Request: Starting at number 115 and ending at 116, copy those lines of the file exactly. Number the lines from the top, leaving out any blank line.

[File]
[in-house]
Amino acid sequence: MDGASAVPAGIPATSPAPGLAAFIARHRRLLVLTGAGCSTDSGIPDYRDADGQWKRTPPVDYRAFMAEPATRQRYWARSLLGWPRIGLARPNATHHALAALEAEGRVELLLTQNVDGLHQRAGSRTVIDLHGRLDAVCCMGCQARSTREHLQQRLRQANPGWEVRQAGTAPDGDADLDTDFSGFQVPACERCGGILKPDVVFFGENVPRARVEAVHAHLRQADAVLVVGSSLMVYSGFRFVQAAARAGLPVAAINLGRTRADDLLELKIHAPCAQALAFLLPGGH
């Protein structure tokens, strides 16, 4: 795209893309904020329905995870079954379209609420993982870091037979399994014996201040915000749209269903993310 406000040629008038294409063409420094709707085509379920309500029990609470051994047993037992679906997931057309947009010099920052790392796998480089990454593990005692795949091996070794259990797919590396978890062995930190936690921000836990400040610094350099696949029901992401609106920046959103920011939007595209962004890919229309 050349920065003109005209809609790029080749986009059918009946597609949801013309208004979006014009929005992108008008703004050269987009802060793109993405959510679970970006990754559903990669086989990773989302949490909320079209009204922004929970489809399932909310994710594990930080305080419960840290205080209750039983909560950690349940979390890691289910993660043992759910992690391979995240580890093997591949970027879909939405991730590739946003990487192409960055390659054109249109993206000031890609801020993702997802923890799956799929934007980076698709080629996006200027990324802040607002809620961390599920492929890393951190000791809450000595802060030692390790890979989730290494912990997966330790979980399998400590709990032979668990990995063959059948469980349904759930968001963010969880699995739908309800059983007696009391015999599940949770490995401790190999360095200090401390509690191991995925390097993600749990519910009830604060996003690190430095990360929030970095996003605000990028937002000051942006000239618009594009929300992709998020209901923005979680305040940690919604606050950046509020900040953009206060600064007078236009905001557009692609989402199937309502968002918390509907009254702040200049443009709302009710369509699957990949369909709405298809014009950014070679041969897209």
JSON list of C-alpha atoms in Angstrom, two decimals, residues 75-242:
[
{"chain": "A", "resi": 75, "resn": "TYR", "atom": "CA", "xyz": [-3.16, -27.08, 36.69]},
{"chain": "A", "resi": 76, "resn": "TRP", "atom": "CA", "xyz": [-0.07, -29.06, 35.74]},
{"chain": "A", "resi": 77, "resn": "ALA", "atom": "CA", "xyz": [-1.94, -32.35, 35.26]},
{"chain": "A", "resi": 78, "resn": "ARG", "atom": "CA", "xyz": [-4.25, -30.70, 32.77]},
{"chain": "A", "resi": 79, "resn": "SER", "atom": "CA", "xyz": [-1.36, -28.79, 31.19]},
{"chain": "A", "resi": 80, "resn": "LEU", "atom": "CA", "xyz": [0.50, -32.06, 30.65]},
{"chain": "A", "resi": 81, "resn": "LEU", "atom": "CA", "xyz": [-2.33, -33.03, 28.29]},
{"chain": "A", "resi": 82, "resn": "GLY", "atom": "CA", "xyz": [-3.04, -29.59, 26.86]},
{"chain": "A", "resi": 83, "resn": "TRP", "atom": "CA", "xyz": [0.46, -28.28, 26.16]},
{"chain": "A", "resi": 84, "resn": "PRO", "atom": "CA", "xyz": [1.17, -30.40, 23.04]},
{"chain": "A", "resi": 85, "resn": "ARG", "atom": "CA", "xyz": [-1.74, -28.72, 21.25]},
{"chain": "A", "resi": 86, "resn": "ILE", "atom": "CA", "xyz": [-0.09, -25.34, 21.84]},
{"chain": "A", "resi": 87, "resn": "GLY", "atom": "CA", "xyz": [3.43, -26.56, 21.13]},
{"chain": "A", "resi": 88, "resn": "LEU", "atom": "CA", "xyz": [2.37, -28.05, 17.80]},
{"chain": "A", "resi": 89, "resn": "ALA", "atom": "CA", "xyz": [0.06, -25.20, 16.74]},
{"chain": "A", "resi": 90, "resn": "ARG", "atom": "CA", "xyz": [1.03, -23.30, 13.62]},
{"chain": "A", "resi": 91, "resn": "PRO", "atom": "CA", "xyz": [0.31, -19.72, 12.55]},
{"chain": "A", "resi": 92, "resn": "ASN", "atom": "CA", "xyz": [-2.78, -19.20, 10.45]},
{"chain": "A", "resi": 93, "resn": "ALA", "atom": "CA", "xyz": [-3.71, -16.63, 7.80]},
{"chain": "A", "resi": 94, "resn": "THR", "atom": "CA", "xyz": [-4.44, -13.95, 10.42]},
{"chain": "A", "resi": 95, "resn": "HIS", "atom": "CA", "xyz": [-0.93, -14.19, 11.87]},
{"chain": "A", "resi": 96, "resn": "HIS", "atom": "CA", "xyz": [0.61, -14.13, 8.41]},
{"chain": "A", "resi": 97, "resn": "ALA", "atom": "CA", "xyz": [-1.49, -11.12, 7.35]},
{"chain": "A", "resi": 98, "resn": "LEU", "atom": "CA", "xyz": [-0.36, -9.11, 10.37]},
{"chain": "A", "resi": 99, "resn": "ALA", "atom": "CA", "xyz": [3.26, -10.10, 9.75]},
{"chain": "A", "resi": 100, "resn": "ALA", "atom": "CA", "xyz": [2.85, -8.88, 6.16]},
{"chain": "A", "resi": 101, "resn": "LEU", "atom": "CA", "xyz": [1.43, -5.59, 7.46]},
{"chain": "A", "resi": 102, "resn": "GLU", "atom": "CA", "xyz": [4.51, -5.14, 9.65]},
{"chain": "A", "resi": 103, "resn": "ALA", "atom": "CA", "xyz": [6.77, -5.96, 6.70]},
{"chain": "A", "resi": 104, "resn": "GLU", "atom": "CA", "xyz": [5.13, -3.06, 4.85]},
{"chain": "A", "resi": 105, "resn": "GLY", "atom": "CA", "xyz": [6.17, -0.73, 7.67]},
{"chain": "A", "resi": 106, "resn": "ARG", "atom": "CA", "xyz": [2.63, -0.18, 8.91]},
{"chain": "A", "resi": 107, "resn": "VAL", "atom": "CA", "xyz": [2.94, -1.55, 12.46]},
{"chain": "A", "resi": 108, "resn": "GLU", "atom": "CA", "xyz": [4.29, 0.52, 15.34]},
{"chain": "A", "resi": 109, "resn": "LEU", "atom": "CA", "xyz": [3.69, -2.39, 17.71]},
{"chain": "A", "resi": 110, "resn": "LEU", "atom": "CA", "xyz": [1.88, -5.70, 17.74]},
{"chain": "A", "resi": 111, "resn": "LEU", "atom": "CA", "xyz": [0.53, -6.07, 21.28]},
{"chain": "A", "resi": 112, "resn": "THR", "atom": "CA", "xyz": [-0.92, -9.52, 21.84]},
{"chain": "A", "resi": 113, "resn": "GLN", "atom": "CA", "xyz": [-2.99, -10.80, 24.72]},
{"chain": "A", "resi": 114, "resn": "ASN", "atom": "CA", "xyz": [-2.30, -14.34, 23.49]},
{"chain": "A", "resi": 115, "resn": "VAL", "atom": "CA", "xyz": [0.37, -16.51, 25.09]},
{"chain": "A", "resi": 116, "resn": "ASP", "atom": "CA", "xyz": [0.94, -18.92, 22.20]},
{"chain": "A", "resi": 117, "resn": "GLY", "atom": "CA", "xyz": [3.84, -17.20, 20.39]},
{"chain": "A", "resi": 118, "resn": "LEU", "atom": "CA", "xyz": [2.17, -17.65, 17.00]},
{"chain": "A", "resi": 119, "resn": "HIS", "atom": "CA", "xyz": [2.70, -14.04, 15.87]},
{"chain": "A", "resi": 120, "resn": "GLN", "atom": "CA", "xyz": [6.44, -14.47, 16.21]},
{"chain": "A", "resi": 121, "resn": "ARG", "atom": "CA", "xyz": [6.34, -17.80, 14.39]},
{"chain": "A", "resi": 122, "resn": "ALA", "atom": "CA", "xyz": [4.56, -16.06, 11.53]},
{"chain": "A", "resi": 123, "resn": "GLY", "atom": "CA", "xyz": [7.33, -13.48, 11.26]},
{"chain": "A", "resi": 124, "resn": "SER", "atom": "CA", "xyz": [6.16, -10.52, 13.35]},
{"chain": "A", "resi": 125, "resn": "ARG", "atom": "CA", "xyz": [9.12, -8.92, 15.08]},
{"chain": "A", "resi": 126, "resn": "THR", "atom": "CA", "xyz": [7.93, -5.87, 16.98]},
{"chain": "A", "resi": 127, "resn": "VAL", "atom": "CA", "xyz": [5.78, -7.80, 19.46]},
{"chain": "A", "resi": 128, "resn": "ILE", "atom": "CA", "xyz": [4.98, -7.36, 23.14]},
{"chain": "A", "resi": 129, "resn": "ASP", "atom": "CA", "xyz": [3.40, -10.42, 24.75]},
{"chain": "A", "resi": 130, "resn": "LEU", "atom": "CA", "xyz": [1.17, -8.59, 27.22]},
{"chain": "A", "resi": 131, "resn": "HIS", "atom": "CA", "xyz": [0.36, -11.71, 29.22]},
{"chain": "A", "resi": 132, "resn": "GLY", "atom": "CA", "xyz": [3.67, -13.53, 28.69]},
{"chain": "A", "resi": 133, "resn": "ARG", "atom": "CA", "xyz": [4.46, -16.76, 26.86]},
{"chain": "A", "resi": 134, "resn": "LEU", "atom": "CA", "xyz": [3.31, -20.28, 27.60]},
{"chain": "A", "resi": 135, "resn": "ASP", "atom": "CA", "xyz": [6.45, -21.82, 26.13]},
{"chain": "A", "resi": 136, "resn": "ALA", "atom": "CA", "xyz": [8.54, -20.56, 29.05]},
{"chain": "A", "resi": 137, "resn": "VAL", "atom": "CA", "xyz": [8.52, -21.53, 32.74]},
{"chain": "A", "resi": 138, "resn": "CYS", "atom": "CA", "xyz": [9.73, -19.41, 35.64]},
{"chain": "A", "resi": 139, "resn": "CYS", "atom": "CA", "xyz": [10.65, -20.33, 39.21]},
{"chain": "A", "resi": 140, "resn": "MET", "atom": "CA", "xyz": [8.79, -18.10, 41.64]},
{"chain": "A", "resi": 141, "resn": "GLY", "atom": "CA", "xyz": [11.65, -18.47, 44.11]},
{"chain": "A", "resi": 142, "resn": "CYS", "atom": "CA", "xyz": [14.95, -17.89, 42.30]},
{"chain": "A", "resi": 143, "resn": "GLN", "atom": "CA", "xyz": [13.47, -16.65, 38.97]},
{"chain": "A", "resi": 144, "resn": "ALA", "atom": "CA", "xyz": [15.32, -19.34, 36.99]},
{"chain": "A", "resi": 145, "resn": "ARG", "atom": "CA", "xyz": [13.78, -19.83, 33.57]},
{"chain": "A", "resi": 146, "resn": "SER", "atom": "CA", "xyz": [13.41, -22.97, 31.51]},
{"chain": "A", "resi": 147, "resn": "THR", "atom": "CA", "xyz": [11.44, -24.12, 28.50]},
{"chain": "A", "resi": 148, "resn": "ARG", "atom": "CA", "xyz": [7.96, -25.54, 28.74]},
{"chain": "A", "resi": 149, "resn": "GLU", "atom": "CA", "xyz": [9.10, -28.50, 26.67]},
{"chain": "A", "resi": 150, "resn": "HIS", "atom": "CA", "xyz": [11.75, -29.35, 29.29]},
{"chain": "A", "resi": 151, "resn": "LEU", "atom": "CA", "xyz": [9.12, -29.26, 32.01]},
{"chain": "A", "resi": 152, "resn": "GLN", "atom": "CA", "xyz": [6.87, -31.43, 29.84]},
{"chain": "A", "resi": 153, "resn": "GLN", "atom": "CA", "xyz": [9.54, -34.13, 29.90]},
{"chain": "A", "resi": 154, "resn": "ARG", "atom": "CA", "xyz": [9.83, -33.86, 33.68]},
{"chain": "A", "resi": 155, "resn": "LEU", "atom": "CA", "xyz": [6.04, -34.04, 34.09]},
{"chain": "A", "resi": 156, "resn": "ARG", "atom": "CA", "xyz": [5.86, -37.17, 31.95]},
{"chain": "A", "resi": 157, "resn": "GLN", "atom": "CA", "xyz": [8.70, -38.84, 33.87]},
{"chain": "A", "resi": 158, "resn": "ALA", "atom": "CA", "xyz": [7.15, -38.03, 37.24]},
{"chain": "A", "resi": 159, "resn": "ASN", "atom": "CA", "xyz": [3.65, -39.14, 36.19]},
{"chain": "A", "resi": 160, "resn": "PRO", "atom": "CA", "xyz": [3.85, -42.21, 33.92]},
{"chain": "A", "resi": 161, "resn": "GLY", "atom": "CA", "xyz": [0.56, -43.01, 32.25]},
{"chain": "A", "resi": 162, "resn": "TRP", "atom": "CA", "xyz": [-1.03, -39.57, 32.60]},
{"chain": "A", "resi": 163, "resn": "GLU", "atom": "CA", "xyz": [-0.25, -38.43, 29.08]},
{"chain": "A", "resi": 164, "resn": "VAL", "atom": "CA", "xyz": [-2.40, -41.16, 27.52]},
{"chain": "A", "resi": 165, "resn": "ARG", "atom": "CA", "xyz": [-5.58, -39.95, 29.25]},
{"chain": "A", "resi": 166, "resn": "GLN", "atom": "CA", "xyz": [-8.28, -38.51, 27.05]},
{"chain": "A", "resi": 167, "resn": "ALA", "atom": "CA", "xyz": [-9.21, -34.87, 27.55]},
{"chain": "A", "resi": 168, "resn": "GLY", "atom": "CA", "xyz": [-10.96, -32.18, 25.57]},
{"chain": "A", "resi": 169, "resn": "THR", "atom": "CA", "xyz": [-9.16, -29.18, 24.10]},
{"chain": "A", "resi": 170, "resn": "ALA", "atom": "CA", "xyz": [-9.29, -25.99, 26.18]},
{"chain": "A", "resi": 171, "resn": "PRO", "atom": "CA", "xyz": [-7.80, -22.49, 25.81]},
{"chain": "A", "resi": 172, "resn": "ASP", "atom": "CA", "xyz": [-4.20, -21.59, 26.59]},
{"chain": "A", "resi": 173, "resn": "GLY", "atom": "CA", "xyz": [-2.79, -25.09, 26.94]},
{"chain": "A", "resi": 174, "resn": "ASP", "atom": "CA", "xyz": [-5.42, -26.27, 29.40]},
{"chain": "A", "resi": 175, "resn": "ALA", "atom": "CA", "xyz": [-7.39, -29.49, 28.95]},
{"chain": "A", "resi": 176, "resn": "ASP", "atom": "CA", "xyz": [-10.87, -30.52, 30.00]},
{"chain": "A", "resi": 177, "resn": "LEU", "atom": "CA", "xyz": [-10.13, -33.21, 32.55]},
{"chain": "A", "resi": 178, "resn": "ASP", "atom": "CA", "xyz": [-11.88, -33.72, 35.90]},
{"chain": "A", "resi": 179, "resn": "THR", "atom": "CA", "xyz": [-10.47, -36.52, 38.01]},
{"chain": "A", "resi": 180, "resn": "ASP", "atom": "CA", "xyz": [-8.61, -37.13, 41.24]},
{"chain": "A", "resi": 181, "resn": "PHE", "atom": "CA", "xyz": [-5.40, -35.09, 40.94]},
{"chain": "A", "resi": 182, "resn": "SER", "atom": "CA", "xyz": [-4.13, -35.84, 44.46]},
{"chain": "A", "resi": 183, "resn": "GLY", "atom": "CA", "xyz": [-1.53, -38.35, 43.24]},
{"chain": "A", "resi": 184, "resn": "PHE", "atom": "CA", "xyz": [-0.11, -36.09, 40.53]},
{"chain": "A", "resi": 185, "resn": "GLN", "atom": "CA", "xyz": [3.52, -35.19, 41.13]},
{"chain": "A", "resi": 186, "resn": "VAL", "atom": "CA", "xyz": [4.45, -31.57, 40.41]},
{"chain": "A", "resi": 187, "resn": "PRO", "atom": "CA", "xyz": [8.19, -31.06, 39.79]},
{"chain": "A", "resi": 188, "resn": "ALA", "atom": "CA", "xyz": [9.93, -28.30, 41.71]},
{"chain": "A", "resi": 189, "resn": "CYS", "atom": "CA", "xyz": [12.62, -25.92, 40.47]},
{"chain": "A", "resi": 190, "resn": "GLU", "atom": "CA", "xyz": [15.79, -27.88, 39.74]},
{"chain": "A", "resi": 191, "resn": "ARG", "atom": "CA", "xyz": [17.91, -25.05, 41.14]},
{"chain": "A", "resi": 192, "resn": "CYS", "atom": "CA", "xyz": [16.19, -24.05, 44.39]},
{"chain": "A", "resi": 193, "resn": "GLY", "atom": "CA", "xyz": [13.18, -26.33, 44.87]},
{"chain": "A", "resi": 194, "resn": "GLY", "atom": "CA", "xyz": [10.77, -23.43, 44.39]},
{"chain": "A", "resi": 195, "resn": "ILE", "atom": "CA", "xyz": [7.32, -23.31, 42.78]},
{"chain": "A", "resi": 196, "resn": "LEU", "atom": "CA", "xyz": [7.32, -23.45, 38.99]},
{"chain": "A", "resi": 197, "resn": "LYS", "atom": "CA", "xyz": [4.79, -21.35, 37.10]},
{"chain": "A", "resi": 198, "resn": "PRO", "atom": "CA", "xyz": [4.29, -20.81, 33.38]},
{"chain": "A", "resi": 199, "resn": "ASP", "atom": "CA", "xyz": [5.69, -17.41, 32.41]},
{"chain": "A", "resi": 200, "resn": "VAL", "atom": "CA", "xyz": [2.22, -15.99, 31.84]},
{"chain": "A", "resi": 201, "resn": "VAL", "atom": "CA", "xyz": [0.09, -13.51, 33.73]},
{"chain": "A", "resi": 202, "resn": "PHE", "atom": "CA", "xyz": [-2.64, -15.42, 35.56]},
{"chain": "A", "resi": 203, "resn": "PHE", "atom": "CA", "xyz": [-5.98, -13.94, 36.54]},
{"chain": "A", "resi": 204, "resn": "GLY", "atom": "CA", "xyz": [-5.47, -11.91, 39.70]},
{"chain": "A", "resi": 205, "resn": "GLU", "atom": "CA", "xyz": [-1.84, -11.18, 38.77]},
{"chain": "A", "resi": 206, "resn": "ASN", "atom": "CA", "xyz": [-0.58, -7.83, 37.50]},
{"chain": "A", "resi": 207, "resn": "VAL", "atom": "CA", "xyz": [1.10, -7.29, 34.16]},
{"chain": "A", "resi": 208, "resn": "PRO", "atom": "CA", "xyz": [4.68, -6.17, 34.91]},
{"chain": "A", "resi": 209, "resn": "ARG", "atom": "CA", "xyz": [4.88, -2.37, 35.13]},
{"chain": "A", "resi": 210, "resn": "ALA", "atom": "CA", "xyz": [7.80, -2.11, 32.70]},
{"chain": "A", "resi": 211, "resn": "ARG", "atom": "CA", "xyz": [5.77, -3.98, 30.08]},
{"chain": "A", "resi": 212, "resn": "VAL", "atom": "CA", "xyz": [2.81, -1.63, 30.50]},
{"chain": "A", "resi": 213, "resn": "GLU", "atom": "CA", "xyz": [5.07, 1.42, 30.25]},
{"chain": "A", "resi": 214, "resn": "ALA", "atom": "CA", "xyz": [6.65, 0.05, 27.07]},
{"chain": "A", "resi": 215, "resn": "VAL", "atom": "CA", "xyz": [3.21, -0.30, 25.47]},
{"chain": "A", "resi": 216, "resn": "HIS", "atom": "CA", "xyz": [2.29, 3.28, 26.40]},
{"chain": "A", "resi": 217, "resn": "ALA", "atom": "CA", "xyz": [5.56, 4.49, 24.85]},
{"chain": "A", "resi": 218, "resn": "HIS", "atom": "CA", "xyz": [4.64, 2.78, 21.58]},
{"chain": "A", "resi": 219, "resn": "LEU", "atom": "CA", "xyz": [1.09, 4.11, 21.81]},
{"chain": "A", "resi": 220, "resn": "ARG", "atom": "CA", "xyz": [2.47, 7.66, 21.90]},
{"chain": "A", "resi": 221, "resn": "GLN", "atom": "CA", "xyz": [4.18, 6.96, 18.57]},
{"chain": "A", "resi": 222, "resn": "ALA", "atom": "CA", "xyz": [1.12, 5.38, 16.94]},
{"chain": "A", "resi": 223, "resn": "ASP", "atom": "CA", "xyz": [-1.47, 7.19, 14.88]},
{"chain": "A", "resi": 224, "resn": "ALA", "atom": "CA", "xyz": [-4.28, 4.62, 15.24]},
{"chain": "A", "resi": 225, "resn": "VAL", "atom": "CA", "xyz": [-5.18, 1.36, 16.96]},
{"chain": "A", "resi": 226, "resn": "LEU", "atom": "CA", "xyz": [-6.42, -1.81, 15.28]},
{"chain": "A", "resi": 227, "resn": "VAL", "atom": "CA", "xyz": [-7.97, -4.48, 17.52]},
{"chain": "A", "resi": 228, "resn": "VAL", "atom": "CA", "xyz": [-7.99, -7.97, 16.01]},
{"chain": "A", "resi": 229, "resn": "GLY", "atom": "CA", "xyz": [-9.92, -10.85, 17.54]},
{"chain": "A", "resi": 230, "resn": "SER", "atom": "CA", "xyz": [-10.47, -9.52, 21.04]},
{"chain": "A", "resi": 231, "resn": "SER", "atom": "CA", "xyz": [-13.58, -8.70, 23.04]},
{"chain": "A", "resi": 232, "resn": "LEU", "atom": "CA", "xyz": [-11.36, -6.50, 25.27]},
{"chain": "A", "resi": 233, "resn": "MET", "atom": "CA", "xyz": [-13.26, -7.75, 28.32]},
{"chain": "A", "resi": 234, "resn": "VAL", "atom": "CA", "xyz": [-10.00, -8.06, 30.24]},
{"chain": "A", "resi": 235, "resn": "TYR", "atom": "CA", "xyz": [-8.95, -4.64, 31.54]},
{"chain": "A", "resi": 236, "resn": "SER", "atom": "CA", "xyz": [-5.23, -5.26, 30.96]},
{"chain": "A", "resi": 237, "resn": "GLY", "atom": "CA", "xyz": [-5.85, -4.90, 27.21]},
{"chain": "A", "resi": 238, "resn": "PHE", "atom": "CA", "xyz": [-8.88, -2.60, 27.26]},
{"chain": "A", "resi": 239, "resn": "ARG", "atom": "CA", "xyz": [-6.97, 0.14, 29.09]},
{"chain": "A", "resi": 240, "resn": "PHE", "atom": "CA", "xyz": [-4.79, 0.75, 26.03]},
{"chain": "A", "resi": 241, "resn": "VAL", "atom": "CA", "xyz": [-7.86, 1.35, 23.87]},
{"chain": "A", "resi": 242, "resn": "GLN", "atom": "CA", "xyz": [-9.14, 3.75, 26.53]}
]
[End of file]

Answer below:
{"chain": "A", "resi": 184, "resn": "PHE", "atom": "CA", "xyz": [-0.11, -36.09, 40.53]},
{"chain": "A", "resi": 185, "resn": "GLN", "atom": "CA", "xyz": [3.52, -35.19, 41.13]},